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For other uses, see Asker (disambiguation).
Asker kommune
Coat of arms of Asker kommune
Coat of arms
Official logo of Asker kommune
Akershus within
Asker within Akershus
Asker within Akershus
Coordinates: 59°50′7″N 10°26′6″E / 59.83528°N 10.43500°E / 59.83528; 10.43500Coordinates: 59°50′7″N 10°26′6″E / 59.83528°N 10.43500°E / 59.83528; 10.43500
Country Norway
County Akershus
District Viken, Norway
Administrative centre Asker
 • Mayor (2007) Lene Conradi (H)
 • Total 101 km2 (39 sq mi)
 • Land 97 km2 (37 sq mi)
Area rank 385 in Norway
Population (2007)
 • Total 52,210
 • Rank 11 in Norway
 • Density 583/km2 (1,510/sq mi)
 • Change (10 years) 15.7 %
Demonym Askerbøring[1]
Time zone CET (UTC+1)
 • Summer (DST) CEST (UTC+2)
ISO 3166 code NO-0220
Official language form Bokmål
Data from Statistics Norway
Historical population
Year Pop. ±%
1951 13,625 —    
1961 17,755 +30.3%
1971 31,702 +78.6%
1981 35,977 +13.5%
1991 41,903 +16.5%
2001 49,661 +18.5%
2011 55,284 +11.3%
2021? 63,381 +14.6%
2031? 69,296 +9.3%
Source: Statistics Norway.[2]

Asker is a municipality in Akershus county, Norway. It is part of the Viken traditional region. The administrative centre of the municipality is the village of Asker. The municipality is a suburb of Oslo, the national capital. Asker was established as a municipality on 1 January 1838 (see formannskapsdistrikt).



The municipality (originally the parish) is named after the old Asker farm, since the first church was built here. The name (Old Norse: Askar) is the plural form of ask which means "ash tree".


The coat-of-arms is from modern times. They were granted on 7 October 1975. The arms show a green background with three silver-colored tree trunks (Norwegian: askekaller) and are thus canting arms. The trees are ashes, which were cropped every year to provide food for the animals. The trees thus developed after many years a very typical shape, which was characteristic for the area.[3][4]

Place of the Millenium[edit]

In 1998, just before the millennium, the 'Askerbøringer' (the inhabitants of Asker) elected the beautiful area of Semsvannet including the mountain ridge Skaugumsåsen – to be their Place of the Millenium.


Its main parts are Asker, Gullhella, Vollen, Vettre, Blakstad, Borgen, Drengsrud, Dikemark, Vardåsen, Engelsrud, Holmen, Høn, Hvalstad, Billingstad, Nesøya, Nesbru, and Heggedal. Asker is a notably coastal place with many beautiful beaches, but it is also a place of hills and woods. The district is known for many important businesses. It is also known for gardening. The Skaugum estate, where Crown Prince Haakon of Norway lives with his family, is situated here. The first IKEA store outside of Sweden opened in Asker in 1963 .


Although Asker is principally a rural municipality, the expansion of Oslo has resulted in its becoming an affluent suburb. Thus numerous celebrities now reside in the area. According to SSB (Statistics Norway), Asker ranks as the 2nd wealthiest municipality in Norway based on median household income.

Asker is also the home of the Frisk Tigers, who won the Norwegian Hockey championship in 1975, 1979, and 2002. Asker Skiklubb is the largest sports club in Norway. It has a long history dating back to 1889. Many of Asker's famous people have been successful individuals associated with the sports club.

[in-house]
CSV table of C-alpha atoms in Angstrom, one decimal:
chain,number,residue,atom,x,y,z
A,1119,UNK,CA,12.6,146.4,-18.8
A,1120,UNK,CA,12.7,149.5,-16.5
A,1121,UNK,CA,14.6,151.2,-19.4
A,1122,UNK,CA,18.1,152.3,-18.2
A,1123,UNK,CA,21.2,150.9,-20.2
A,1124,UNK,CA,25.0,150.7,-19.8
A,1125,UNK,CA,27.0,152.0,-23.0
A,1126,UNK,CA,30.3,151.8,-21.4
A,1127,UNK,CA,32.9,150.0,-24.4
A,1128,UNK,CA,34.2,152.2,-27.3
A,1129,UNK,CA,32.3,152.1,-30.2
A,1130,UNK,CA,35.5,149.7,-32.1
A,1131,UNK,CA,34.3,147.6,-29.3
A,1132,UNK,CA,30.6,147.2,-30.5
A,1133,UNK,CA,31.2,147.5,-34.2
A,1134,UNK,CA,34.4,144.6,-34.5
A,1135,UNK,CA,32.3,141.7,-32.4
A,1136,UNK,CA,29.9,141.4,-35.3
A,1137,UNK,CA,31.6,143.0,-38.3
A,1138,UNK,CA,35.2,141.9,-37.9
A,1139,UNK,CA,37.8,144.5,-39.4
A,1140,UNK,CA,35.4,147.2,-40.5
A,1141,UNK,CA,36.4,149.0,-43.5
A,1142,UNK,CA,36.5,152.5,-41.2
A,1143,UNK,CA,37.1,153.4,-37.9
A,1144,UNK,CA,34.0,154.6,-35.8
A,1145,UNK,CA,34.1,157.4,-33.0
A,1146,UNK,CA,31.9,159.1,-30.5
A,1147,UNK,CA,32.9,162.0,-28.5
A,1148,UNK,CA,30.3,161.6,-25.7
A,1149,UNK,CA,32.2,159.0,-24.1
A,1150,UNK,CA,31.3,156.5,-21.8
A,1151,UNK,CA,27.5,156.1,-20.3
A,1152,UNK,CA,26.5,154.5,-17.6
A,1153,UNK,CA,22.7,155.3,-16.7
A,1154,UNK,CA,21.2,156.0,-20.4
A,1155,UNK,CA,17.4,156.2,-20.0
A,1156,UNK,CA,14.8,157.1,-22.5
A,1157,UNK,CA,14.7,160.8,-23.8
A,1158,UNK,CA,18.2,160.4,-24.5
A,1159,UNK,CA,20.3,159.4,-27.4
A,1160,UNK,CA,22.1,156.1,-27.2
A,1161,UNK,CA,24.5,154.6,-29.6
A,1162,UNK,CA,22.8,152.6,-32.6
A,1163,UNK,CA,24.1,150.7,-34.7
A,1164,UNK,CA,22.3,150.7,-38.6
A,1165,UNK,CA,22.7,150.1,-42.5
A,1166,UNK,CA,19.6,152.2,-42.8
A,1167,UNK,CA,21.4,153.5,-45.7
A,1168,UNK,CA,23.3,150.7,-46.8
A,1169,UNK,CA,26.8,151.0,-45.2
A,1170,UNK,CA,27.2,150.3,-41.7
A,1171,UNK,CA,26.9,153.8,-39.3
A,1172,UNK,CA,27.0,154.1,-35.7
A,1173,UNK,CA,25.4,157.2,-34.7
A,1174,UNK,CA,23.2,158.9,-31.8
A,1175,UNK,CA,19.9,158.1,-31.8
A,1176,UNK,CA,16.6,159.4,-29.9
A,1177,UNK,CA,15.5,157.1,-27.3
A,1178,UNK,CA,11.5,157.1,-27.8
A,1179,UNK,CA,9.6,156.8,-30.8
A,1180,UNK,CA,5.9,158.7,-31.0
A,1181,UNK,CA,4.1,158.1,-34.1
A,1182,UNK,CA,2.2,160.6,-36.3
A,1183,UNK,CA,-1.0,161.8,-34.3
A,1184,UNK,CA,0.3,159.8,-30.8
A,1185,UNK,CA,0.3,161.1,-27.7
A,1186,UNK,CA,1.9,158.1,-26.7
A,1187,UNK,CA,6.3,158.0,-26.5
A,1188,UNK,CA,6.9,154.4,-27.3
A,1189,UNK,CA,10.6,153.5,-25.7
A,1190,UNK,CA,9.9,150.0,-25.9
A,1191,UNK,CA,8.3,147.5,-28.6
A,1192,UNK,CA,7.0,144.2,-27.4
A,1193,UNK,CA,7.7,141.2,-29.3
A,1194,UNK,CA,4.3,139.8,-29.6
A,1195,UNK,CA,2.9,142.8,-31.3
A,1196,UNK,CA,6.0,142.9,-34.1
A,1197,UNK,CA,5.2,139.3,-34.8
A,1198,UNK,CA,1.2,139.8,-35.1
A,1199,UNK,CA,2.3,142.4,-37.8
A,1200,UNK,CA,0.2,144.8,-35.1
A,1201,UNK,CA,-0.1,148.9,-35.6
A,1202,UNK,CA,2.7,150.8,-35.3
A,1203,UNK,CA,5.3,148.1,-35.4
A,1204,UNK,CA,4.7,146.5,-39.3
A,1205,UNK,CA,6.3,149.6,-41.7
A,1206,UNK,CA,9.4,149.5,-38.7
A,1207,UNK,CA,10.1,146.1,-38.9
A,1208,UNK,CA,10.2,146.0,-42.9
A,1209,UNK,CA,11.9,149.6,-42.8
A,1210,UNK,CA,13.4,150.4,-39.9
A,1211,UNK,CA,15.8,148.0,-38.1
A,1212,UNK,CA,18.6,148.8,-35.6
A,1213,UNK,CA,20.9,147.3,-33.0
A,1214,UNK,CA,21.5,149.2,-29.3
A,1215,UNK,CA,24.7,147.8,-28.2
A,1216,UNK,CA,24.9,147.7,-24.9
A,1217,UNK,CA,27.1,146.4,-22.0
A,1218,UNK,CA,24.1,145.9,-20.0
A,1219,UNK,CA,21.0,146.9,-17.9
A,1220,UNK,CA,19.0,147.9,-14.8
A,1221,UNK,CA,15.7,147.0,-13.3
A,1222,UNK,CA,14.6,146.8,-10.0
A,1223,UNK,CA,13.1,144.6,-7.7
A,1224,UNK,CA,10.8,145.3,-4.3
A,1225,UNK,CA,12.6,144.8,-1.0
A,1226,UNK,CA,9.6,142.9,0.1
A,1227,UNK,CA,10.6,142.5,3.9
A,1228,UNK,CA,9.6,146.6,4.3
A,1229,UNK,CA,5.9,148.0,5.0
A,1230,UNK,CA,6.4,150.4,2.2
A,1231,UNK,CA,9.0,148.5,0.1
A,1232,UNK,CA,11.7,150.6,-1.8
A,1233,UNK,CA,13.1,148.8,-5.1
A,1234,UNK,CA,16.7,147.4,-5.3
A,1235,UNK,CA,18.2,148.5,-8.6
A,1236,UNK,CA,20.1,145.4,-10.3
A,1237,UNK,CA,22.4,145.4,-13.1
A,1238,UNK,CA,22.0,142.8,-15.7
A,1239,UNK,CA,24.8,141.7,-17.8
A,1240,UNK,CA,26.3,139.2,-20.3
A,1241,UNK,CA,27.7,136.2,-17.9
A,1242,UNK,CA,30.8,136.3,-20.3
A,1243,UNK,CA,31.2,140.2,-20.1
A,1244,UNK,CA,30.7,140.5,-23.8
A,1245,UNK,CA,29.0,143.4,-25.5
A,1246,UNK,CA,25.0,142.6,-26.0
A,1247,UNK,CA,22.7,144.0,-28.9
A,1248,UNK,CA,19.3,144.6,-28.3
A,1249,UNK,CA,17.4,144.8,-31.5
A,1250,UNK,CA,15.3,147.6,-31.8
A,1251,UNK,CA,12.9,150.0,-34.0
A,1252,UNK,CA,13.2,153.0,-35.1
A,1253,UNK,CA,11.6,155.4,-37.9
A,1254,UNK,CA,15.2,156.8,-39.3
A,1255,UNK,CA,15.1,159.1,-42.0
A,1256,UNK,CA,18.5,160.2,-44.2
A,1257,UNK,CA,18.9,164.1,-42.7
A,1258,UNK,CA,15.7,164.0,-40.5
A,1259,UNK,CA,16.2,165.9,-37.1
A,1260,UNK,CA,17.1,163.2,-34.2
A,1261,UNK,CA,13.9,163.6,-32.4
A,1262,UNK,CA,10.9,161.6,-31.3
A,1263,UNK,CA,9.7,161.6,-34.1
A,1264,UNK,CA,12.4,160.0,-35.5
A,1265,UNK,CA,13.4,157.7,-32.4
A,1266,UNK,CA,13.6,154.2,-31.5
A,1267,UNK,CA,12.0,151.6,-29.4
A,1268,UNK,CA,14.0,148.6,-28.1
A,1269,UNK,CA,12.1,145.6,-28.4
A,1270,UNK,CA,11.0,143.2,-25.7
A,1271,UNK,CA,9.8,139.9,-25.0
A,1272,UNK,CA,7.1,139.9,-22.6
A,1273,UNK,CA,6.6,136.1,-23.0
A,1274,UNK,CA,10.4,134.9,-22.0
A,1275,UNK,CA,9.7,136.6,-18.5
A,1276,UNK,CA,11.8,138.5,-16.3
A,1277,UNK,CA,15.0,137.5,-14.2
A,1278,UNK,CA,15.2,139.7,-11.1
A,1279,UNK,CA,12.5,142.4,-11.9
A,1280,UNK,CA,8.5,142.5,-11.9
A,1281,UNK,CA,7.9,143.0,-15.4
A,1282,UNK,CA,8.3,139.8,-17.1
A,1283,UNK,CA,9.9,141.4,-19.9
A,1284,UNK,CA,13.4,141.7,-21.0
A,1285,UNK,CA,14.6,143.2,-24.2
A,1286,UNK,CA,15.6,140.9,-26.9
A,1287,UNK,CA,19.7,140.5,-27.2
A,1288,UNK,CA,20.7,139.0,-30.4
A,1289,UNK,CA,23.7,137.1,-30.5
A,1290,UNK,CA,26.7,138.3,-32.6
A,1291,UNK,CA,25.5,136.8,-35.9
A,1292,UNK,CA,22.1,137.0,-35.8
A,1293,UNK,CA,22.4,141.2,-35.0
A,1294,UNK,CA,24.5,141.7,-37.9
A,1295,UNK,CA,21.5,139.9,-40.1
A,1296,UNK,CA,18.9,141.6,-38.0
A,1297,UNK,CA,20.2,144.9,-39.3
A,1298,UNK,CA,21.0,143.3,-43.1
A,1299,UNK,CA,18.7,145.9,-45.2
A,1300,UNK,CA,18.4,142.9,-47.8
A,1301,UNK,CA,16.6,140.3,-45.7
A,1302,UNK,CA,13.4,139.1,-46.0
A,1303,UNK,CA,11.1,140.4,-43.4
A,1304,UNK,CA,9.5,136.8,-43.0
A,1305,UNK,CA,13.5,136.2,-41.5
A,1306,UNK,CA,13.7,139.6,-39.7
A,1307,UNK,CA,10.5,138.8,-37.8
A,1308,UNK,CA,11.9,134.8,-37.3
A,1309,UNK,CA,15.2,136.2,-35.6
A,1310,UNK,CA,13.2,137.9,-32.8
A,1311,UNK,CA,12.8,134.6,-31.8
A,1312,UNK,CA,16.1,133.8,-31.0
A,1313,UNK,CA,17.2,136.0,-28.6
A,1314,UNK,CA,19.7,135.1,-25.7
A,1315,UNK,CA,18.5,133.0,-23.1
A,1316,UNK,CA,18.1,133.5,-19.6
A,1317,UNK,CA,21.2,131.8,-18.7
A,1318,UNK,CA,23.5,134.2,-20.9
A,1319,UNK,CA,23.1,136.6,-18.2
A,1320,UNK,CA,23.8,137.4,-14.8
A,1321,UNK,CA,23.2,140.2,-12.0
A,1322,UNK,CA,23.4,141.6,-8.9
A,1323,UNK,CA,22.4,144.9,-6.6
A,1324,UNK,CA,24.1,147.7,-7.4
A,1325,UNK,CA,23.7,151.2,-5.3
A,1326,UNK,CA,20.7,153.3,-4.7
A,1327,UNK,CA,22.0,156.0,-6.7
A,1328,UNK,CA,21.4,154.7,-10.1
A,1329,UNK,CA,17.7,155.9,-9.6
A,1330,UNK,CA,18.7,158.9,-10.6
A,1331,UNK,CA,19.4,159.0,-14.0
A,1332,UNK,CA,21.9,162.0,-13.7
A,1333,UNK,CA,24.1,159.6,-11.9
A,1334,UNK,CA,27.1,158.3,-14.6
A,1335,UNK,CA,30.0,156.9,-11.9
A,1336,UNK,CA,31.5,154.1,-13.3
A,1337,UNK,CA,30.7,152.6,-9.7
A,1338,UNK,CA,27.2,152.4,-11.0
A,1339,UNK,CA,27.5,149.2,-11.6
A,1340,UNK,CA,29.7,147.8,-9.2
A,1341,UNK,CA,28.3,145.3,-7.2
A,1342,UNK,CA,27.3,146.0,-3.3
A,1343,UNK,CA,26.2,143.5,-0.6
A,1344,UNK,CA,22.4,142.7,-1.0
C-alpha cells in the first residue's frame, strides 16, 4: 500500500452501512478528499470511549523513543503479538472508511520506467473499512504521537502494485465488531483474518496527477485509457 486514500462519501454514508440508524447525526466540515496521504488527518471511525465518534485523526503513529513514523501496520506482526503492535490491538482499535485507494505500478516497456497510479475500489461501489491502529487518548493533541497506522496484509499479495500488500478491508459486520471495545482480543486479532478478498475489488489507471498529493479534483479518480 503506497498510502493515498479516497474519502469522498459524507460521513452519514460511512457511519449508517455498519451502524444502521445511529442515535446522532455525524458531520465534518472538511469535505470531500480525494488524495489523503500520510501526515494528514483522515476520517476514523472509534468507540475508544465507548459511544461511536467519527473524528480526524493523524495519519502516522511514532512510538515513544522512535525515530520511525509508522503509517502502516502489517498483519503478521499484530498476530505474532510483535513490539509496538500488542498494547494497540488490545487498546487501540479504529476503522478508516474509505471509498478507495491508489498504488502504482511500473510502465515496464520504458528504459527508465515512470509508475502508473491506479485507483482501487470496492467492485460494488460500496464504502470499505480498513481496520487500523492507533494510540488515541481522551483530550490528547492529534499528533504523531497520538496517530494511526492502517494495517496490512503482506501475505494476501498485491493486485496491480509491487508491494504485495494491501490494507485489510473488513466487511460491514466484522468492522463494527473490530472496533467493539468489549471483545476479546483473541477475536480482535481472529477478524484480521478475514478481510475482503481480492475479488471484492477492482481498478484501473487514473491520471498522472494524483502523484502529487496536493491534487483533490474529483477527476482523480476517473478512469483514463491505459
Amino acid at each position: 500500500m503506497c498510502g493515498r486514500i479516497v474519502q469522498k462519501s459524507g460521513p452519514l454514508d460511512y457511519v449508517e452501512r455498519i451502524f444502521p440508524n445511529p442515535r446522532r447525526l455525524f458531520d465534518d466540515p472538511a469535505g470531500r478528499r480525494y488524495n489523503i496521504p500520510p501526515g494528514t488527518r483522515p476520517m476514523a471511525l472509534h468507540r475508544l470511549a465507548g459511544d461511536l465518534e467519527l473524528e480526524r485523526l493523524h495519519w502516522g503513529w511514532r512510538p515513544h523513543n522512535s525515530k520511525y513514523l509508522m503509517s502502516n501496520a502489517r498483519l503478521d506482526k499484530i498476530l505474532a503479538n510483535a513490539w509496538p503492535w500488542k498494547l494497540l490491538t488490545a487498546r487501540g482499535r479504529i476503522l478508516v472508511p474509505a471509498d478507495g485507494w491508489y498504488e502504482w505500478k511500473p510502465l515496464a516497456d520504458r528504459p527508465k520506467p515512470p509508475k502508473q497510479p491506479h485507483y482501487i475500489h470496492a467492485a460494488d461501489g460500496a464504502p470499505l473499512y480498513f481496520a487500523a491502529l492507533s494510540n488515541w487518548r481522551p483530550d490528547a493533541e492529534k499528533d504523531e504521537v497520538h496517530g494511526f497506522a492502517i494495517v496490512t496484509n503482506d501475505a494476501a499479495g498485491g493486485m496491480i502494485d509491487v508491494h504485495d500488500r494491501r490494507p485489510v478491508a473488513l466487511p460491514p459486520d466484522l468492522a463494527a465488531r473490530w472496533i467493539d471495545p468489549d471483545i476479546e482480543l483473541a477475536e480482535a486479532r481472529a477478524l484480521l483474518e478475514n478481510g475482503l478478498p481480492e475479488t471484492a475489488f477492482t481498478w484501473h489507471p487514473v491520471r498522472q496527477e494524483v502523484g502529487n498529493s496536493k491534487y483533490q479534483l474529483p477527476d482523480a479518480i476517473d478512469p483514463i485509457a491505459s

Asker, more notably Blakstad, was a stronghold for the Baglers, who contended with the Birkebeiners during a civil war during the Viking period.

The city is the home of Asker svømmeklubb. Asker women's football club has been home to many international players including four who played in the 2007 FIFA Women's World Cup in China.


Asker is politically dominated by the conservatives, and the mayor is Lene Conradi who is a member of the Conservative Party of Norway (Høyre).


The Maud[edit]

In 1916 (or 1917) the Maud, which had been built in local shipyards, was launched into Oslofjord. The ship which had been constructed and built especially for Roald Amundsen and was to sail through the Northeast Passage. After being seized by creditors in Seattle, Washington, United States, she was sold to the Hudson's Bay Company as a supply vessel. After being renamed the Baymaud she sailed to Cambridge Bay, Nunavut, Canada where, in 1930, she sprung a leak and sank. In 1990, the ship was sold by the Hudson's Bay Company to the town with the expectation that she would be returned to Asker. Although a Cultural Properties Export permit was issued, the price tag to repair and move the ship was 230 million kroner ($43,200,000) and the permit expired.[5][6][7]

Notable residents – 'Askerbøringer'[edit]

Sister cities[edit]

The following cities are twinned with Asker:[8]


  1. ^ "Personnemningar til stadnamn i Noreg" (in Norwegian). Språkrådet. 
  2. ^ Projected population – Statistics Norway
  3. ^ Norske Kommunevåpen (1990). "Nye kommunevåbener i Norden". Retrieved 2008-12-17. 
  4. ^ "Askers kommunevåpen" (in Norwegian). Asker kommune. Archived from the original on 25 January 2009. Retrieved 2008-12-17. 
  5. ^ "Underwater Treasure of Cambridge Bay". Archived from the original on 8 January 2009. Retrieved 2008-12-17. 
  6. ^ "Saving the Maud". Nunavut News/North Monday. 20 August 2007. 
  7. ^ "Cambridge Bay at the Prince of Wales Northern Heritage Centre". 
  8. ^ "Vennskapskommuner" (in Norwegian). Asker kommune. Retrieved 2008-12-17. [dead link]
  9. ^ "Sister cities of Jakobstad". Retrieved 26 April 2014. 

External links[edit]